Zeal Aerial Fitness gives Grand Rapids a Place to Fly
In 2018, Christina VanDam started Zeal Aerial Fitness to give people a place to fly in Grand Rapids. The unique fitness studio houses all of the aerial arts –aerial hoop, aerial silks and pole– under one roof and welcomes anyone and everyone who wants to learn.
“I love when people come in and achieve a move for the first time,” VanDam said. “Seeing people realize that they can do it and that it is attainable… it’s so fun. We had a 75-year-old grandma come in and do a class with her granddaughter.”
Zeal’s classes range from beginner to advanced. Instructors demonstrate awe-inspiring physical feats and break down the steps to students. Students praise the environment as supportive, loving and inclusive of all bodies. One Google reviewer wrote: “This is one of the best studios. The staff and instructors are top tier, and they really love what they do and the students they teach. Not only LGBTQ+ friendly, but supportive and conscious of global issues.” And another: “I’m so happy to have found Zeal Aerial! I feel so comfortable coming to class and challenging myself to learn new skills. The instructors are encouraging and remembered me by name after my first class. I’ll be taking classes for as long as I’m in GR!”
VanDam opened Zeal with a micro-loan from GROW and continues to utilize GROW’s online education platform as her business expands.
“We received a loan from GROW, and they always ask what they can do to help,” VanDam expressed. “The online portal (Initiate) has been so helpful — it’s such a fantastic resource.”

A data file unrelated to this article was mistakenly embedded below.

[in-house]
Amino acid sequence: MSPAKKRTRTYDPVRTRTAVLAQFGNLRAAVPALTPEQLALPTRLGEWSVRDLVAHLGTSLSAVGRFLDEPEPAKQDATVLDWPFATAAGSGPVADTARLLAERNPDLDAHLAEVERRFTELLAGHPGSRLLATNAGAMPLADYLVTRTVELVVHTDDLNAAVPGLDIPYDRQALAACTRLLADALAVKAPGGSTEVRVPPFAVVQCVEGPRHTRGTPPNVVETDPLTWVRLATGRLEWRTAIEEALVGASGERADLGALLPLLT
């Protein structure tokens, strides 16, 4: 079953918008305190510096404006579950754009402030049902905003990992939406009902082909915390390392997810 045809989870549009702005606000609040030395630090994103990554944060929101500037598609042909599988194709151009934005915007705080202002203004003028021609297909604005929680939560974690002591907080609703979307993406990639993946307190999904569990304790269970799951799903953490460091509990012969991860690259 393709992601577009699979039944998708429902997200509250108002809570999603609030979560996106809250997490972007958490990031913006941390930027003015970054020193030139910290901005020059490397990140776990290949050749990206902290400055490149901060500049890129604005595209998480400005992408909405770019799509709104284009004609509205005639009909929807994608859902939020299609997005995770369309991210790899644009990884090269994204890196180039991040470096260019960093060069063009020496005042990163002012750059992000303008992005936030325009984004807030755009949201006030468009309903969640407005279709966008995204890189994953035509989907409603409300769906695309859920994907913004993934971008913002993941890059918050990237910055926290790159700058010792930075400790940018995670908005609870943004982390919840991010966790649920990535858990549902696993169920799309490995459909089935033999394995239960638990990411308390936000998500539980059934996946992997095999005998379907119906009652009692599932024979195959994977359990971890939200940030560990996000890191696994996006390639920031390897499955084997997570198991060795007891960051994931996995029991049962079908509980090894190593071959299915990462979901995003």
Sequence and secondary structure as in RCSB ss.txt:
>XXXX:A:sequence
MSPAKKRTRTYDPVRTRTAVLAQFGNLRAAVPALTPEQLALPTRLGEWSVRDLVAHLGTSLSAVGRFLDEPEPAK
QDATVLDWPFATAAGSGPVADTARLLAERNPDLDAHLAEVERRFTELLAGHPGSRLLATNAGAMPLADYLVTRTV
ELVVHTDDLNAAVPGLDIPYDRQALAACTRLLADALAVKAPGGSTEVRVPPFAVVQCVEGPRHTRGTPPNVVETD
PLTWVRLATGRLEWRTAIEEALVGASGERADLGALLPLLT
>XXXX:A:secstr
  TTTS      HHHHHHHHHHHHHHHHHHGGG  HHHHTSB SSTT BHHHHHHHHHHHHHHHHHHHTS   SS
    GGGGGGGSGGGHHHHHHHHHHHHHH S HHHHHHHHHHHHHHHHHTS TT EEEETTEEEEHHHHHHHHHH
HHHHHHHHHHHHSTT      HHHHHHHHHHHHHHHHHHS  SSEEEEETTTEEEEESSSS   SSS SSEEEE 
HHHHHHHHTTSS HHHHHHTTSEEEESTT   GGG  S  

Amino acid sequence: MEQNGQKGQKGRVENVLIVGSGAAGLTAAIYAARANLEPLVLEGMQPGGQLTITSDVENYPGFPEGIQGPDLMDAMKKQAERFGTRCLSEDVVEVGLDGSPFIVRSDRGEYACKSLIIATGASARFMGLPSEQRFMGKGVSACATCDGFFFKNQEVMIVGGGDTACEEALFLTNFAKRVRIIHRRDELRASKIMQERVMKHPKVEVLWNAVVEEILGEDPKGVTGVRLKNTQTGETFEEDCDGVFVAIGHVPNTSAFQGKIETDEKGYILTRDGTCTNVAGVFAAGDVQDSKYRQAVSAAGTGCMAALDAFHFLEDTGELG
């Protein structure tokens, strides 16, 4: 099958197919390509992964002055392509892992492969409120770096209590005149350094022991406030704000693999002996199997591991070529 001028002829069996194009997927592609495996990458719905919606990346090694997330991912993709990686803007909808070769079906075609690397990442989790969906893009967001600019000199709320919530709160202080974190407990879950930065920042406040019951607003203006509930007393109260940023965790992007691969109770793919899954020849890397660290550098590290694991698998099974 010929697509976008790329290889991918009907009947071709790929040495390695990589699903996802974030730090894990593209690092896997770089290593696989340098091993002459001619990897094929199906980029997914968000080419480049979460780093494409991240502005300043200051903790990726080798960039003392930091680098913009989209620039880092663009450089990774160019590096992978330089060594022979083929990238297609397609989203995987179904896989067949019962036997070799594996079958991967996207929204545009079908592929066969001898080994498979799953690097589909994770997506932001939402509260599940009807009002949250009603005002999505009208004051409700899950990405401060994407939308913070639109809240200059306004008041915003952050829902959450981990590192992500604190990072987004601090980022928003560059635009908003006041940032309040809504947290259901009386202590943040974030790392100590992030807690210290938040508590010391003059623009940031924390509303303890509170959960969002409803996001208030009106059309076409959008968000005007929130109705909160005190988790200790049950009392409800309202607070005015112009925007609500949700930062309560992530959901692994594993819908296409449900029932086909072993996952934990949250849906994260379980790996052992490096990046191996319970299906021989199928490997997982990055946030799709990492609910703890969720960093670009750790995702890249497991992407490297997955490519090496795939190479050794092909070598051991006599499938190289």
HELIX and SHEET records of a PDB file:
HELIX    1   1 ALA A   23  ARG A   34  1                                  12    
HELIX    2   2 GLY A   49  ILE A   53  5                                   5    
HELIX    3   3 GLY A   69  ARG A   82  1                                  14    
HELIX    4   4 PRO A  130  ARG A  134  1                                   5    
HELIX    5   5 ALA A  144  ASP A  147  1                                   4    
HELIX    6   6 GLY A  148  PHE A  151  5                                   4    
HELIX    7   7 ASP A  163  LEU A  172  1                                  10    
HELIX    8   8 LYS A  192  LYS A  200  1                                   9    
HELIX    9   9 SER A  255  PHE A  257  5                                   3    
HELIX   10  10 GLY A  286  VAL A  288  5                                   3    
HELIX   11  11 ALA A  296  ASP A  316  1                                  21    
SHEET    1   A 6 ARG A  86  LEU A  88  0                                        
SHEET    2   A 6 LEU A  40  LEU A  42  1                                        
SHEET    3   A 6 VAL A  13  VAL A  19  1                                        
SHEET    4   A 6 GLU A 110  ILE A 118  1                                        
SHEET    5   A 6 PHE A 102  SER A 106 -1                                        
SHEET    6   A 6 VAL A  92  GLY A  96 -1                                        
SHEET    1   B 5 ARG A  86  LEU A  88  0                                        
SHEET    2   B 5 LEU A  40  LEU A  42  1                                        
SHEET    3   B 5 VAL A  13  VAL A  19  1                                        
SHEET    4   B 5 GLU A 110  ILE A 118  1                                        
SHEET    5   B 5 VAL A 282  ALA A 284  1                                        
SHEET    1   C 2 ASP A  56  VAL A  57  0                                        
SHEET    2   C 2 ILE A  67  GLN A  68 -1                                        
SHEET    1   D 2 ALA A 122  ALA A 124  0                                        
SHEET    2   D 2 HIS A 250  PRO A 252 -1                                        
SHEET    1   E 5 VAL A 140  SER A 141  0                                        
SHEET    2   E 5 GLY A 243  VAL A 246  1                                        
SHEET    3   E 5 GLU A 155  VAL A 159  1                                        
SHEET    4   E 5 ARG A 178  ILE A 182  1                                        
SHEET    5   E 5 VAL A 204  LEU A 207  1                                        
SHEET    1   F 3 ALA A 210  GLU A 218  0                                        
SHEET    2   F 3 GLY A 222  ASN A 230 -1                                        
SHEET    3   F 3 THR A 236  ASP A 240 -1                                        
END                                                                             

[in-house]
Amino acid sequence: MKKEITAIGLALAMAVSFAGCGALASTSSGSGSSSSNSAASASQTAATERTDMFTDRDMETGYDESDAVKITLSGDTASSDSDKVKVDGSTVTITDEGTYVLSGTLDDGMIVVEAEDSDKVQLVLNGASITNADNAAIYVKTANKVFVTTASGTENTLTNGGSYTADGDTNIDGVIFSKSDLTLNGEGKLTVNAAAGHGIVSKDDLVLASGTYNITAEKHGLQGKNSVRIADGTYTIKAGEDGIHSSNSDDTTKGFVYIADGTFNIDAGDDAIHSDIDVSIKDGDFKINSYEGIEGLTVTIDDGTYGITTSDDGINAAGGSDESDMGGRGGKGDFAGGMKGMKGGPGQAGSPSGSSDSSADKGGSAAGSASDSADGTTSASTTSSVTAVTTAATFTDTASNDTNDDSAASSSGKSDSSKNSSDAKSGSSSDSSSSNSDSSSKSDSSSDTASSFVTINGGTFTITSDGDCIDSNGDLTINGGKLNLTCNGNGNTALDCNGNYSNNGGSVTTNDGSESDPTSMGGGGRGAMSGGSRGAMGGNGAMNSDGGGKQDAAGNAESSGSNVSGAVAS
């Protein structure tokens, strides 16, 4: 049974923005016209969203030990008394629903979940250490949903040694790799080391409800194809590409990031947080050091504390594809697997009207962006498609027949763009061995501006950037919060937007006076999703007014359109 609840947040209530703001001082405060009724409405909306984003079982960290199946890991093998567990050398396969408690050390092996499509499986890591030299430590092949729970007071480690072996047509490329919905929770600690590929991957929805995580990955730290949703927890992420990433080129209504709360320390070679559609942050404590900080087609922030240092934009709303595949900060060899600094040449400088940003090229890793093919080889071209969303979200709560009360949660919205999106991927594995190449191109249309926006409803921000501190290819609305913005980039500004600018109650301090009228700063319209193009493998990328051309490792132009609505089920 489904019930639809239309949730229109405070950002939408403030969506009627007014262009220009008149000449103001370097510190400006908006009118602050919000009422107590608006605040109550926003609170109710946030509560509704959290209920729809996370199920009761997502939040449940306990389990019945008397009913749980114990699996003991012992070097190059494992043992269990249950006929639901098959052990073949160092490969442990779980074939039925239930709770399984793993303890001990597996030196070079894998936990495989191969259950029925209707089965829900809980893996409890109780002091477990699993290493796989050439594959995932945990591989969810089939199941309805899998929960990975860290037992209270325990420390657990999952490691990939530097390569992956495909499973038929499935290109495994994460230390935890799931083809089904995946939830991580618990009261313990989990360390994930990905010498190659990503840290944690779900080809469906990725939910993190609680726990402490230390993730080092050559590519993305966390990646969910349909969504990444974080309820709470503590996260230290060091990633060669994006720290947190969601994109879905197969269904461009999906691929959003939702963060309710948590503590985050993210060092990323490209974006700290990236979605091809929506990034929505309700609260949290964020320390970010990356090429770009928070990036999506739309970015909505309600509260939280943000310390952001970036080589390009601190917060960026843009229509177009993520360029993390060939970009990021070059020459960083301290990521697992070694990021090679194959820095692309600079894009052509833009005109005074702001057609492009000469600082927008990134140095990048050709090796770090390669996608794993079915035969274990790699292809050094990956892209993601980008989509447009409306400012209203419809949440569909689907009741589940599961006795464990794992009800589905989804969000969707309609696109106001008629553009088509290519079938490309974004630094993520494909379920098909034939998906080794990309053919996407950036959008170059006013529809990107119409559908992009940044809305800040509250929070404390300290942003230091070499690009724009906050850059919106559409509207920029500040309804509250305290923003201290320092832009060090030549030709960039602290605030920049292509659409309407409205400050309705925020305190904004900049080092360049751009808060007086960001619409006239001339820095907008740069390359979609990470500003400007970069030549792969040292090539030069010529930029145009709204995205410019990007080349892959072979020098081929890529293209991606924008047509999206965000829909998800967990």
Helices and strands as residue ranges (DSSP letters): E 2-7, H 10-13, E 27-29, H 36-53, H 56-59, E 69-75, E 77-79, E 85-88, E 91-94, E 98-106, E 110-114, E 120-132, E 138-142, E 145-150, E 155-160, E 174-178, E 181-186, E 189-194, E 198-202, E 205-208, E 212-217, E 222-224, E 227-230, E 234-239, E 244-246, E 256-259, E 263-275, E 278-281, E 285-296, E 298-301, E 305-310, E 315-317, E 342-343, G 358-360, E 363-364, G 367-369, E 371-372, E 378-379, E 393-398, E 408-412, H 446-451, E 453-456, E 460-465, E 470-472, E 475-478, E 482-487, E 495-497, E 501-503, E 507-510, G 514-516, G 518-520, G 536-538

In March 2020, VanDam found herself facing the harrowing challenge of maintaining a business that relied on in-person interaction during COVID-19 restrictions. She said it was difficult to keep up with the changing orders and interpret what they meant for Zeal.
“It was difficult learning to read executive orders and how to know when those orders were going to expire,” VanDam reflected. “It was really hard without clear guidelines.”
As vaccination rates rise and restrictions are lifted, VanDam looks forward to working on her original vision for Zeal.
“The past few months have been about survival,” she said. “It’s nice to be able to get out of that.”
VanDam says she loves how her business allows her to multi-task and connect with the community on a deeper level. One of her long-term goals is to develop classes for people with disabilities, as well as make classes available in Spanish to expand access to the aerial arts and their benefits.
“It is constantly evolving, there are always new moves, and there are constantly new ways to explore the apparatus and do new things,” she smiled. “It allows people creativity–it is ever changing.”